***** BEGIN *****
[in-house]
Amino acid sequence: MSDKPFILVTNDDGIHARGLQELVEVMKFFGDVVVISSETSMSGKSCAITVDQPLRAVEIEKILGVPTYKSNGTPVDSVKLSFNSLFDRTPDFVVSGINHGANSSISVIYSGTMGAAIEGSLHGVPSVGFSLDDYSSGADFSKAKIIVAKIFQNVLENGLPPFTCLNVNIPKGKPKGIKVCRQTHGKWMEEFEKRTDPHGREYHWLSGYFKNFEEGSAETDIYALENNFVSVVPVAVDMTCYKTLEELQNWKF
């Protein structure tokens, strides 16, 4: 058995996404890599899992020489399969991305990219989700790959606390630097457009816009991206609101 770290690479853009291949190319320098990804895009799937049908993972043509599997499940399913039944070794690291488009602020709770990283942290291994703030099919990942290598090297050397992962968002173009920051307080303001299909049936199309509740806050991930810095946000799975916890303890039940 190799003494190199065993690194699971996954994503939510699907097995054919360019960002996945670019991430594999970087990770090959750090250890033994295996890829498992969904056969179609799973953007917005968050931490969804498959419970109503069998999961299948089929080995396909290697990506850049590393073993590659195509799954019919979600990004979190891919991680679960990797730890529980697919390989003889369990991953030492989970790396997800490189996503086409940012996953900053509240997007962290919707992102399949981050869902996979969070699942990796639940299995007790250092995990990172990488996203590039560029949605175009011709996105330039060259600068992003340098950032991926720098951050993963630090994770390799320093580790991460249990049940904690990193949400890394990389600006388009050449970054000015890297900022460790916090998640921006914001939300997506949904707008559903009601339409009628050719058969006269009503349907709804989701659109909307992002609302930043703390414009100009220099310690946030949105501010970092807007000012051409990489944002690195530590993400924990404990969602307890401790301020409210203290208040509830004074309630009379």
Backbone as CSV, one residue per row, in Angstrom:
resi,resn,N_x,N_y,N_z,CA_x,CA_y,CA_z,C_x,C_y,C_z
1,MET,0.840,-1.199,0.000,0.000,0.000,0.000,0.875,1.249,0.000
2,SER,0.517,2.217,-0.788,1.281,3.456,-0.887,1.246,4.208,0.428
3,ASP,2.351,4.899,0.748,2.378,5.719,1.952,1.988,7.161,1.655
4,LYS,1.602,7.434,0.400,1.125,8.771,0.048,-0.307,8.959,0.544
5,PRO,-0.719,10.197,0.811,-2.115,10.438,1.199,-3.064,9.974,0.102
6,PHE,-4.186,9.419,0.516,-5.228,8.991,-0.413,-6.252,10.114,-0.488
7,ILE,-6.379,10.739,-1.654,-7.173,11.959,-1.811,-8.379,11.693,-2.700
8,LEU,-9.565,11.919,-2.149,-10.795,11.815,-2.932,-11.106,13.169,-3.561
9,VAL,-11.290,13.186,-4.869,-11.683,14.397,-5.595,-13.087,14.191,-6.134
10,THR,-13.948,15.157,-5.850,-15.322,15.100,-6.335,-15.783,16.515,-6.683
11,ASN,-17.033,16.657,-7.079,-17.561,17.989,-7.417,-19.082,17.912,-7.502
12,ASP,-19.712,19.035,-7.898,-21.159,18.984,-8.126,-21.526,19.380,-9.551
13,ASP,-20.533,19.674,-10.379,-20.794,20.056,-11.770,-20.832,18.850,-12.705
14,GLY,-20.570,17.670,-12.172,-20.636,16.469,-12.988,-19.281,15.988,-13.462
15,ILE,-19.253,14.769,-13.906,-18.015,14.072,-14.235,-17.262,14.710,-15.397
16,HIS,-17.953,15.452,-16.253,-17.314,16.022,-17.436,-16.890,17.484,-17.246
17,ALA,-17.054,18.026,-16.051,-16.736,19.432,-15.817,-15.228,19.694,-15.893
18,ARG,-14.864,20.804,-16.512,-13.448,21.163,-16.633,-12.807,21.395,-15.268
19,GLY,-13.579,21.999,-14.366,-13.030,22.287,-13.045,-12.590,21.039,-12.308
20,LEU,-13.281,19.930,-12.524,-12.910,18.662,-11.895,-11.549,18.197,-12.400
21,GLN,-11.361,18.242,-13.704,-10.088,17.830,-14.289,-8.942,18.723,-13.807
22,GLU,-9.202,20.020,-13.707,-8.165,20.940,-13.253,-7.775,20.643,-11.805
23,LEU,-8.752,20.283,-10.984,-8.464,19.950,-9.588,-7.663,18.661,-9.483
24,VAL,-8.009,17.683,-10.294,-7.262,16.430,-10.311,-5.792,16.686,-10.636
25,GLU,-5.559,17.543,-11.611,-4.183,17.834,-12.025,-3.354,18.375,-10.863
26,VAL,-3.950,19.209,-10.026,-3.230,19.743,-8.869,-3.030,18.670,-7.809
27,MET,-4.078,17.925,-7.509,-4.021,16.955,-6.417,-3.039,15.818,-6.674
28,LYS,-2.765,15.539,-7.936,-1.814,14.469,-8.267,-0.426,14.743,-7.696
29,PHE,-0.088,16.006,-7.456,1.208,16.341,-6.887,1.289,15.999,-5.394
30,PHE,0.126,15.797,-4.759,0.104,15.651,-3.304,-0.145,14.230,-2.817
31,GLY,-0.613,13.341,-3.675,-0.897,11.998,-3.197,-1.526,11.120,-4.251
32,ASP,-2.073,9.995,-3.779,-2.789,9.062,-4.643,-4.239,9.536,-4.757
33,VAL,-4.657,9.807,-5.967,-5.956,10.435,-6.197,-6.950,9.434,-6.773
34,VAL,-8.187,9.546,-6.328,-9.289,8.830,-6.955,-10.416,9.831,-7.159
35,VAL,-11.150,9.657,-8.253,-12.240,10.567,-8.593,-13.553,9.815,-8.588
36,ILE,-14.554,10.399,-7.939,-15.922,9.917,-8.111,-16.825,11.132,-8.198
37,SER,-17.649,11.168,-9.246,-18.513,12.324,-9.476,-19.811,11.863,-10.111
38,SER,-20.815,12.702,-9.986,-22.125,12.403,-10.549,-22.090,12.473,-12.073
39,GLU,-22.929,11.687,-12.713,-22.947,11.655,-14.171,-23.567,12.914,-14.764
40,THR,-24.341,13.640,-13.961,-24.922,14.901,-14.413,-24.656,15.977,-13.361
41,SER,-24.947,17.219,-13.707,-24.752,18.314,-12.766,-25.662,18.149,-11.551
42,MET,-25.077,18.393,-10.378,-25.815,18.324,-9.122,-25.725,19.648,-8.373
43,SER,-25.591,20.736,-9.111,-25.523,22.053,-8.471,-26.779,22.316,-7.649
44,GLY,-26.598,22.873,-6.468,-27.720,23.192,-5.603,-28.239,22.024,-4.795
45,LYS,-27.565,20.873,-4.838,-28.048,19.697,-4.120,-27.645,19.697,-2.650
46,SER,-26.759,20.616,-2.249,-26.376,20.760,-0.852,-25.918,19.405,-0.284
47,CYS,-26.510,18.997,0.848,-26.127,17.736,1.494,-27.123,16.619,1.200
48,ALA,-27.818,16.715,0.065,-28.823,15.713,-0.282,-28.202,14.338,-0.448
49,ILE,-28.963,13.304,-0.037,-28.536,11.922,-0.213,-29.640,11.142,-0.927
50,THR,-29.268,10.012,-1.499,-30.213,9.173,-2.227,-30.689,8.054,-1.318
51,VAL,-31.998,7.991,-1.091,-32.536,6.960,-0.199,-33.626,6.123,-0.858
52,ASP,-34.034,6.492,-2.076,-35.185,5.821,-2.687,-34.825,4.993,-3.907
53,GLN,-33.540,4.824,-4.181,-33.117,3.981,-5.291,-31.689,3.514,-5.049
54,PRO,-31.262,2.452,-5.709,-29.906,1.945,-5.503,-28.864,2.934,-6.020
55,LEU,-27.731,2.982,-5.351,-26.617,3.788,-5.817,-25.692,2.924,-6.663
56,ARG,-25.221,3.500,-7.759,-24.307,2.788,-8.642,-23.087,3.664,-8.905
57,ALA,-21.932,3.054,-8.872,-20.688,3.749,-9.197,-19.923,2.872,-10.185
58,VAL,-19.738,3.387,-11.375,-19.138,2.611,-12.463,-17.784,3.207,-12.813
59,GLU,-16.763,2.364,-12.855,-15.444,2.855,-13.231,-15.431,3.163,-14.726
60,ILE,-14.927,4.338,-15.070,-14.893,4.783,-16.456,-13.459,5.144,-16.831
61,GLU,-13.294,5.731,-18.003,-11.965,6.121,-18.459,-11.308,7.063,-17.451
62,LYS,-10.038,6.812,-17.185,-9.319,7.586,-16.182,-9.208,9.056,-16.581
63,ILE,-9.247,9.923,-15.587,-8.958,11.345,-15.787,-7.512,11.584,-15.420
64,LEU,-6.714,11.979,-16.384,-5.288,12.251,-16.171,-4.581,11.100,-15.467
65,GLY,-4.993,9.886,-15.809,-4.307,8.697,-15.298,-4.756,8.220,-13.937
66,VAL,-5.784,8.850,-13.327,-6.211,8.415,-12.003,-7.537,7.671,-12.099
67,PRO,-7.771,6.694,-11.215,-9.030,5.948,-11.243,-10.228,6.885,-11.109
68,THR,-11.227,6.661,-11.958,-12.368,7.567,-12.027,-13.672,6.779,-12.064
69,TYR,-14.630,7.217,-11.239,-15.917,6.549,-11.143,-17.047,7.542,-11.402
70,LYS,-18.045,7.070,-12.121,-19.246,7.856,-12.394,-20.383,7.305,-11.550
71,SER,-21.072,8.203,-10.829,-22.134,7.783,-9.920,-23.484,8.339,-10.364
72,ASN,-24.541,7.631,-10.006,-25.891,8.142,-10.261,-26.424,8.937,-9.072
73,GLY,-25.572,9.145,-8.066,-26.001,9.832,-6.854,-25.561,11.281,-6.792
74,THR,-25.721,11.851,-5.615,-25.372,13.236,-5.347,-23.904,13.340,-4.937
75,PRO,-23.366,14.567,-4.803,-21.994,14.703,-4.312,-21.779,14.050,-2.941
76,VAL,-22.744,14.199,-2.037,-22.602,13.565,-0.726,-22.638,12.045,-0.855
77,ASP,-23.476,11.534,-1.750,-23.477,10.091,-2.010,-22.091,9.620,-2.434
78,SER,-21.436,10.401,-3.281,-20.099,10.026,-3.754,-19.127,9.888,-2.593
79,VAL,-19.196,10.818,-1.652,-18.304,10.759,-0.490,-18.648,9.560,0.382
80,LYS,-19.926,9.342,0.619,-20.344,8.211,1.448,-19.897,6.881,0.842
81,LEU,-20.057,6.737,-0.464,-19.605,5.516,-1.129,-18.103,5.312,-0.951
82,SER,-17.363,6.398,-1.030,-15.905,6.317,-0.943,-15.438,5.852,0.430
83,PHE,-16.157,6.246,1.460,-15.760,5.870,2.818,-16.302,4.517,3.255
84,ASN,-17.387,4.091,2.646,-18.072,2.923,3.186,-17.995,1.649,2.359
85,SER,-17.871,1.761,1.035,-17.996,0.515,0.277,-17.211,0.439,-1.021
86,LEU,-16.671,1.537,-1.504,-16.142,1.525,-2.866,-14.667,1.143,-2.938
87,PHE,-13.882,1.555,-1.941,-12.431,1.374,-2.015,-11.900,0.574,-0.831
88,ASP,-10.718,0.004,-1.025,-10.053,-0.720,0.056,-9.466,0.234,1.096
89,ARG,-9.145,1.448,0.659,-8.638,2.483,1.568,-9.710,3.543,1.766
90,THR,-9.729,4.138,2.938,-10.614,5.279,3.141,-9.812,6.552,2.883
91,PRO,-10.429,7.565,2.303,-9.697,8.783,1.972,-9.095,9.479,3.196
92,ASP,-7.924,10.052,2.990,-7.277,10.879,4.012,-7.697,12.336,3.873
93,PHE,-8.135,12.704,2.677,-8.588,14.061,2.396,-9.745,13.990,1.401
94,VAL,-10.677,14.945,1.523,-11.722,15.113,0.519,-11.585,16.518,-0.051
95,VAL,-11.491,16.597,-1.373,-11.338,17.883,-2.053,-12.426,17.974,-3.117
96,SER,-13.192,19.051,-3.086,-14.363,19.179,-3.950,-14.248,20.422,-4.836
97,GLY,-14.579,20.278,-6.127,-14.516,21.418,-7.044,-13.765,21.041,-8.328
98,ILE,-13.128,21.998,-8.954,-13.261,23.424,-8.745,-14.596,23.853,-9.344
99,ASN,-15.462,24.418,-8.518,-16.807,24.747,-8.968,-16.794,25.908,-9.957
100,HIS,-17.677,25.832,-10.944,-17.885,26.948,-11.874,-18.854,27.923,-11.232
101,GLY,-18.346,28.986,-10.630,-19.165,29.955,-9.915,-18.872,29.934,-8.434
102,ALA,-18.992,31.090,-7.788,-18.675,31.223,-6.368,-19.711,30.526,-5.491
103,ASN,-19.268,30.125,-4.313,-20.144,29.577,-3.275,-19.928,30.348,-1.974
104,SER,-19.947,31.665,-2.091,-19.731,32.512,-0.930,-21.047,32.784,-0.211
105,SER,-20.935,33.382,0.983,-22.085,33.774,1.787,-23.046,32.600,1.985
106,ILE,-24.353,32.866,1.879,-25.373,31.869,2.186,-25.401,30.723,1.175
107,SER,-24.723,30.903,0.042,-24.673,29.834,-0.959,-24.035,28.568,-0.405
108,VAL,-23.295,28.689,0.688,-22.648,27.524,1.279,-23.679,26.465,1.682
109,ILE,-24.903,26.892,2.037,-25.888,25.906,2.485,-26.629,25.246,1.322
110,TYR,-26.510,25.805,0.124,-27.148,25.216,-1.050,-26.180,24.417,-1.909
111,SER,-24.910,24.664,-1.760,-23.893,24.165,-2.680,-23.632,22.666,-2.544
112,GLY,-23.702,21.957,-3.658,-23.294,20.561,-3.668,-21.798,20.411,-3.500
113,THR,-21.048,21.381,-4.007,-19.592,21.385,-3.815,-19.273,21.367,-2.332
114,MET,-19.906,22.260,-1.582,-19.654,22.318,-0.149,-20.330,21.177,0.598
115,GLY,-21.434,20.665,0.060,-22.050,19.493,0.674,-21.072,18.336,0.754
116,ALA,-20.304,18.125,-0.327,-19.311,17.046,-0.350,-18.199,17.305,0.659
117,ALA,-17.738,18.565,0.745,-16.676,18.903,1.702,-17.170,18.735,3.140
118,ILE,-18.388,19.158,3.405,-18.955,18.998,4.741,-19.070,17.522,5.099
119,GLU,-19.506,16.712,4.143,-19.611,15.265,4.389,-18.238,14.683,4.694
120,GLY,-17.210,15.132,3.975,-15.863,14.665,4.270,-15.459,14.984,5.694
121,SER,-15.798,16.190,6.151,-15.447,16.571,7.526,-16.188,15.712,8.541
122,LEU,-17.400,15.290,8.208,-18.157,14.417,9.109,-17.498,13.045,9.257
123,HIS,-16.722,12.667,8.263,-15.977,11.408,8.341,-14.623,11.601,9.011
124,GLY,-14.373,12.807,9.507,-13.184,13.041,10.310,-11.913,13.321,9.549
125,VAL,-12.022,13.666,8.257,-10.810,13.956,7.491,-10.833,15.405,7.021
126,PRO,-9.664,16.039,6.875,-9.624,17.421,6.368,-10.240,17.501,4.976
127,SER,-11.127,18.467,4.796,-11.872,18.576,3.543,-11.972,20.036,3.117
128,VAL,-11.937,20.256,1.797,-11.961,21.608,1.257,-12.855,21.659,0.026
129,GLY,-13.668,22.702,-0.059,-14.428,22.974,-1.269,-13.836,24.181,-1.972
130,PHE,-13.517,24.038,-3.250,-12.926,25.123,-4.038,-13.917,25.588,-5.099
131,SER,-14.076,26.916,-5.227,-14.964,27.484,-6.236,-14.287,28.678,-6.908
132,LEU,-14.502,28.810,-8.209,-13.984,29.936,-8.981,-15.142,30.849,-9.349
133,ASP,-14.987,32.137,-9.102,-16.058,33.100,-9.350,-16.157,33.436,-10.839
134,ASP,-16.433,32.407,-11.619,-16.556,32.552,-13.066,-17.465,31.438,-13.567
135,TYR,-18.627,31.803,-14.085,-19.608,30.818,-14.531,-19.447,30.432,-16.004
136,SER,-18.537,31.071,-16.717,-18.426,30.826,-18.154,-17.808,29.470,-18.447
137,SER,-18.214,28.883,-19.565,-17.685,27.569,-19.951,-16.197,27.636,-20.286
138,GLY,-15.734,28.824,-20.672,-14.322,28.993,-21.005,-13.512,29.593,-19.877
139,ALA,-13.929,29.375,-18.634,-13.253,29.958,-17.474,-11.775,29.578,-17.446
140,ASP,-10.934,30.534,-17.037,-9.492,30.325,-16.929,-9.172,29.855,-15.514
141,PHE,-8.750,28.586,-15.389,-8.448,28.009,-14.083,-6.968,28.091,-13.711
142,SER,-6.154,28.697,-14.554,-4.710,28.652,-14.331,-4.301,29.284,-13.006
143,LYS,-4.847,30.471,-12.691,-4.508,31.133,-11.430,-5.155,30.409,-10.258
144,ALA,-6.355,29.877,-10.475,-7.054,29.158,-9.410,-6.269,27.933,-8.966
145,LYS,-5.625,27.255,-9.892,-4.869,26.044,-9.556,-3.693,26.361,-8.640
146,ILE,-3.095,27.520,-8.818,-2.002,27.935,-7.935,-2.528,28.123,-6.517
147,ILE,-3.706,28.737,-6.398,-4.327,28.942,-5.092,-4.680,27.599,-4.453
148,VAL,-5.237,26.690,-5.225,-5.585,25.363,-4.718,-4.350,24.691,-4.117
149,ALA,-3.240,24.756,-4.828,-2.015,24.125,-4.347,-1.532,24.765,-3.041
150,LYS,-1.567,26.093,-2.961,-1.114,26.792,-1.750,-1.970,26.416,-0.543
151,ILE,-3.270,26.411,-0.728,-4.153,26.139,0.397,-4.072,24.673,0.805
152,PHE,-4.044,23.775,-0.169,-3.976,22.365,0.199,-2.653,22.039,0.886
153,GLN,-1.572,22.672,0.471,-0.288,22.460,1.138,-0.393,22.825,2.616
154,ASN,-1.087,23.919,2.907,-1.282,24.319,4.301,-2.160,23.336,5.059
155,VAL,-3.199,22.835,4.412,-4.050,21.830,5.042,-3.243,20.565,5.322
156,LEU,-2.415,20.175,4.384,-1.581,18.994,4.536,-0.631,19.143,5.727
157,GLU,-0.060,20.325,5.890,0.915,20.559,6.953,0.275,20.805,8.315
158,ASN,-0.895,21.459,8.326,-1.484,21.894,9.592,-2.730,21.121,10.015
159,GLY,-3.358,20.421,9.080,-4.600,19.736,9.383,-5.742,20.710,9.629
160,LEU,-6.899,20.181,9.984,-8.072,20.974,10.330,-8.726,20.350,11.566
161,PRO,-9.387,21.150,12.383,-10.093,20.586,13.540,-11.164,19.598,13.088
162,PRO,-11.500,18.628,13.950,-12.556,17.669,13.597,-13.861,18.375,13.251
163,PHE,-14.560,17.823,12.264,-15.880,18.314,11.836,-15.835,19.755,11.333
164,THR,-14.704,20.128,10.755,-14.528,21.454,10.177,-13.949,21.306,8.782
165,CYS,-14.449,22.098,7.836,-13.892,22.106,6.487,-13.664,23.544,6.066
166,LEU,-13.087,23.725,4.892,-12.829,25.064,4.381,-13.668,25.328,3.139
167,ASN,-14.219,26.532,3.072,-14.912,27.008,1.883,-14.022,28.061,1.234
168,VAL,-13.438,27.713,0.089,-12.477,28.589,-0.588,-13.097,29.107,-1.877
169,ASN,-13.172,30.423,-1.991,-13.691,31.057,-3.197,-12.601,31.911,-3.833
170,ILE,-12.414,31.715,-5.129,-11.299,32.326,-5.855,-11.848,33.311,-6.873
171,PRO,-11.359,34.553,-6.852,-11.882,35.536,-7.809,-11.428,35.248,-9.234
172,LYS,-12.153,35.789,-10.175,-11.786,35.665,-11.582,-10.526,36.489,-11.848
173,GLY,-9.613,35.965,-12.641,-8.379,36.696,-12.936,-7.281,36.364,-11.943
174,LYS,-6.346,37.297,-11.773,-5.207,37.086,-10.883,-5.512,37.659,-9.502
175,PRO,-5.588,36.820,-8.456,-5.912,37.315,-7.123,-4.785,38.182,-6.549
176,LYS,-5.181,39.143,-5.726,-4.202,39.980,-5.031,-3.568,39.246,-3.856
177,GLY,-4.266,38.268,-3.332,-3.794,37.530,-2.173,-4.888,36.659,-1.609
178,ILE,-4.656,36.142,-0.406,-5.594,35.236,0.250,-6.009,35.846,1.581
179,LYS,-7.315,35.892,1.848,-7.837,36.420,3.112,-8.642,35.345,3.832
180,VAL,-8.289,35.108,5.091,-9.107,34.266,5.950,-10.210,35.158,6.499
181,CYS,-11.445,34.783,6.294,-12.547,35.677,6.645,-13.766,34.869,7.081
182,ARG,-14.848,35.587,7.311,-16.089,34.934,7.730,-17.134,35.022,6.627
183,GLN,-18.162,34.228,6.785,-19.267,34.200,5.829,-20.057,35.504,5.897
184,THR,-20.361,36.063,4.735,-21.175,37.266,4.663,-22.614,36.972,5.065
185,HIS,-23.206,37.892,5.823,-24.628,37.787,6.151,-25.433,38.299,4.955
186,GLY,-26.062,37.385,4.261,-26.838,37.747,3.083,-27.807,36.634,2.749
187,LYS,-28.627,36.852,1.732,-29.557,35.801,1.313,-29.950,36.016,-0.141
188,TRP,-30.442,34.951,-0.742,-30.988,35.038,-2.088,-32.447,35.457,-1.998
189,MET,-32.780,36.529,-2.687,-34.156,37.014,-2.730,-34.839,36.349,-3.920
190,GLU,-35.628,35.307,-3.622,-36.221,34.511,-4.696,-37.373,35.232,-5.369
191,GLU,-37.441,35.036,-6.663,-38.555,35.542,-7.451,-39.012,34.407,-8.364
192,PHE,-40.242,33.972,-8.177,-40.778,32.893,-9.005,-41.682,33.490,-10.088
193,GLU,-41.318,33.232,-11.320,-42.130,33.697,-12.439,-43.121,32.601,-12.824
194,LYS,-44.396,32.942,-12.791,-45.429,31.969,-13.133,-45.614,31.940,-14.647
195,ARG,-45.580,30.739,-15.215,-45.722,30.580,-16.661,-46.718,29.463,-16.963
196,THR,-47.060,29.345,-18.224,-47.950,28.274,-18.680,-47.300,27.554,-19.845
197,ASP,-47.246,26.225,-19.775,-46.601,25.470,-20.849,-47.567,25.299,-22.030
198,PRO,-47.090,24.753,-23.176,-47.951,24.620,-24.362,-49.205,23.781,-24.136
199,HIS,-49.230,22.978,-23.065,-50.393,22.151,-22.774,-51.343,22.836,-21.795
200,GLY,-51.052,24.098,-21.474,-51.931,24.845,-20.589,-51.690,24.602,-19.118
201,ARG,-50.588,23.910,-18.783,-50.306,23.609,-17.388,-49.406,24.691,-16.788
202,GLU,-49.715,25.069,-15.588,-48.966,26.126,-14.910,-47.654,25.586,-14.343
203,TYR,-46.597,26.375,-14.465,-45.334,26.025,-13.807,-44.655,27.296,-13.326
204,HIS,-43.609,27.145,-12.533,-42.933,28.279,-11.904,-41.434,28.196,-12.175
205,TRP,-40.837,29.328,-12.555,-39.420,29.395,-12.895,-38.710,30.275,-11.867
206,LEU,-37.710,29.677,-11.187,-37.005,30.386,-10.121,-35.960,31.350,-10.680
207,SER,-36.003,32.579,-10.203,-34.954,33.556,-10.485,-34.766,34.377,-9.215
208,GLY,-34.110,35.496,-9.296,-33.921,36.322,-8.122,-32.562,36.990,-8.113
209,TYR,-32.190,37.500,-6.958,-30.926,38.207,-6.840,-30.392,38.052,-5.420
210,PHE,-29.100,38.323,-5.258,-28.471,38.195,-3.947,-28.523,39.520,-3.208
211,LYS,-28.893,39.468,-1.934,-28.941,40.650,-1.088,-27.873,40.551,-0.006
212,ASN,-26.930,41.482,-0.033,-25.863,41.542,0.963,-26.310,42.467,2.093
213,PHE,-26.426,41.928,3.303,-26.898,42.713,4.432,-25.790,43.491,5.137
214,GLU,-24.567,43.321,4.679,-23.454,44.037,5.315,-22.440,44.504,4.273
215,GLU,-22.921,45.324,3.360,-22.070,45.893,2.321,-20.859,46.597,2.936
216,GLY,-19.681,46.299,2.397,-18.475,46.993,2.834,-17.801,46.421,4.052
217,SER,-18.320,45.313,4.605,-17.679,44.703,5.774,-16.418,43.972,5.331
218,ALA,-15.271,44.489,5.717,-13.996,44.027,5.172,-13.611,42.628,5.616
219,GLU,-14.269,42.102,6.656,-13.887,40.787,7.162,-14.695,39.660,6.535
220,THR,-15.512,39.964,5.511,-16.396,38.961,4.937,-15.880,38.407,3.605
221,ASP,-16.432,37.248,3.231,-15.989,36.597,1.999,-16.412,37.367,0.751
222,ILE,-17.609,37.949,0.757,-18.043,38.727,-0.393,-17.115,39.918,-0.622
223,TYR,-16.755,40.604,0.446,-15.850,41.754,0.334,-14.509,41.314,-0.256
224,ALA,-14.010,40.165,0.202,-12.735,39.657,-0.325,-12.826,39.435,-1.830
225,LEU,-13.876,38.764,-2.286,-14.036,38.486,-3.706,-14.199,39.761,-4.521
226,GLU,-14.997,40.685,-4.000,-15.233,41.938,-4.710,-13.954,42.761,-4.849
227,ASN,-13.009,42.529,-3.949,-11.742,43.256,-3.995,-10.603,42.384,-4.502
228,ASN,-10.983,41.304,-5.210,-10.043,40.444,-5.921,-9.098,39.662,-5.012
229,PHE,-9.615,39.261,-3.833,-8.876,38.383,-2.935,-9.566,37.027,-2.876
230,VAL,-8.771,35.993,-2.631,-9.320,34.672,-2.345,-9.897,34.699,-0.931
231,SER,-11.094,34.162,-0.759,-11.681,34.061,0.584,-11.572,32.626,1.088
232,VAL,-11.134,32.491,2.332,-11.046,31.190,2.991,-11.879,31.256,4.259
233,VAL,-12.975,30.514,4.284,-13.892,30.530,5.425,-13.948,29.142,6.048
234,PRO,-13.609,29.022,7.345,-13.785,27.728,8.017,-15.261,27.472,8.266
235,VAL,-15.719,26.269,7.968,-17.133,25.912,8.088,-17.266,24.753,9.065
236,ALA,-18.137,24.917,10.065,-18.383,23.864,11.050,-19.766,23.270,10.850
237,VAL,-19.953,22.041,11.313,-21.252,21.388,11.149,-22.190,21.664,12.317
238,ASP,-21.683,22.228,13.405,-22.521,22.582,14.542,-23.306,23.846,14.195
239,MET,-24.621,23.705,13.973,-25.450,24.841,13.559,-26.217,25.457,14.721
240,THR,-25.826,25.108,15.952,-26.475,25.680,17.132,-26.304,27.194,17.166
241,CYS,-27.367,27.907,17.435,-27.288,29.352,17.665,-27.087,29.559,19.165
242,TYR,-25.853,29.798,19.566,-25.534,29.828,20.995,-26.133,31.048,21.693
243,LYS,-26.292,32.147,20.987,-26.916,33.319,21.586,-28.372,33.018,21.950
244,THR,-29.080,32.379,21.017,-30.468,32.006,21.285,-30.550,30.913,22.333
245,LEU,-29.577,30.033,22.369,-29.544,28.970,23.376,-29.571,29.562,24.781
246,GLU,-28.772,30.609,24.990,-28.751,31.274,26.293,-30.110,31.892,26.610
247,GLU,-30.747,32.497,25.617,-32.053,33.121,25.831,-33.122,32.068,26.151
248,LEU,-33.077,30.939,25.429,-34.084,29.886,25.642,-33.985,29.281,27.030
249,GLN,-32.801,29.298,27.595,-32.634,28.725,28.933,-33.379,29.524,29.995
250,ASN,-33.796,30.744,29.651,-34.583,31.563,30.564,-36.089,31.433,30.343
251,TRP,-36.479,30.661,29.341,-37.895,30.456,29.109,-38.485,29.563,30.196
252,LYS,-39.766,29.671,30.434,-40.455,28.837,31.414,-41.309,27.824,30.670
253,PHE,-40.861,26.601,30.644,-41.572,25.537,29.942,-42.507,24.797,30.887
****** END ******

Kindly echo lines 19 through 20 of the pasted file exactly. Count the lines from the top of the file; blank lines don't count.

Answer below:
14,GLY,-20.570,17.670,-12.172,-20.636,16.469,-12.988,-19.281,15.988,-13.462
15,ILE,-19.253,14.769,-13.906,-18.015,14.072,-14.235,-17.262,14.710,-15.397